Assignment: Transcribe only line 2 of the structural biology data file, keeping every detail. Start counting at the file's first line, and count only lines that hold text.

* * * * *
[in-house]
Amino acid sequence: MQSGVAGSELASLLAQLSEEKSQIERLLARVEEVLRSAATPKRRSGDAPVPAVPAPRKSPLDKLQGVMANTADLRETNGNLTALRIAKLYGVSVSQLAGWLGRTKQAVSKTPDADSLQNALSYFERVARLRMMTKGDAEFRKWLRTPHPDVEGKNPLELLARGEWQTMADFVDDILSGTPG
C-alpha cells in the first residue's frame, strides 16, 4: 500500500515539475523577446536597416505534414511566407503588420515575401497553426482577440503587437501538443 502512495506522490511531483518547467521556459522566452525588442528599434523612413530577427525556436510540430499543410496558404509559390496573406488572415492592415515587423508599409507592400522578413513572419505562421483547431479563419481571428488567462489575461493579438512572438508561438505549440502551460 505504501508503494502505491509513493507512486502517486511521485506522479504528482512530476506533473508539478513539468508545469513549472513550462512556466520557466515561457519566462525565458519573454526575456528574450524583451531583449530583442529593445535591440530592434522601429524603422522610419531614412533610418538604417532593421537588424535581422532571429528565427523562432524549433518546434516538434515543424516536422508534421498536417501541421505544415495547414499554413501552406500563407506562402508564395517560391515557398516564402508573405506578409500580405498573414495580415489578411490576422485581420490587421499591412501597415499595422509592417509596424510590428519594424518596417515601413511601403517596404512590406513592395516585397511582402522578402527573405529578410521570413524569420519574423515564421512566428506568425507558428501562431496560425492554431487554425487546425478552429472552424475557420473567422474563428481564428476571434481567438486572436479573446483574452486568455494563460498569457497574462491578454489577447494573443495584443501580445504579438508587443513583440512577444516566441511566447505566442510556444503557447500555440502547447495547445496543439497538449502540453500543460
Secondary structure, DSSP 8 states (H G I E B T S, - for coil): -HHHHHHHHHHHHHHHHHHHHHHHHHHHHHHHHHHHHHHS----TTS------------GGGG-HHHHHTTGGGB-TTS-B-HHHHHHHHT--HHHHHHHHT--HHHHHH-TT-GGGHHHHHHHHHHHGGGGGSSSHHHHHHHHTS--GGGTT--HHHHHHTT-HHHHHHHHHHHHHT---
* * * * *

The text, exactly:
Amino acid sequence: MQSGVAGSELASLLAQLSEEKSQIERLLARVEEVLRSAATPKRRSGDAPVPAVPAPRKSPLDKLQGVMANTADLRETNGNLTALRIAKLYGVSVSQLAGWLGRTKQAVSKTPDADSLQNALSYFERVARLRMMTKGDAEFRKWLRTPHPDVEGKNPLELLARGEWQTMADFVDDILSGTPG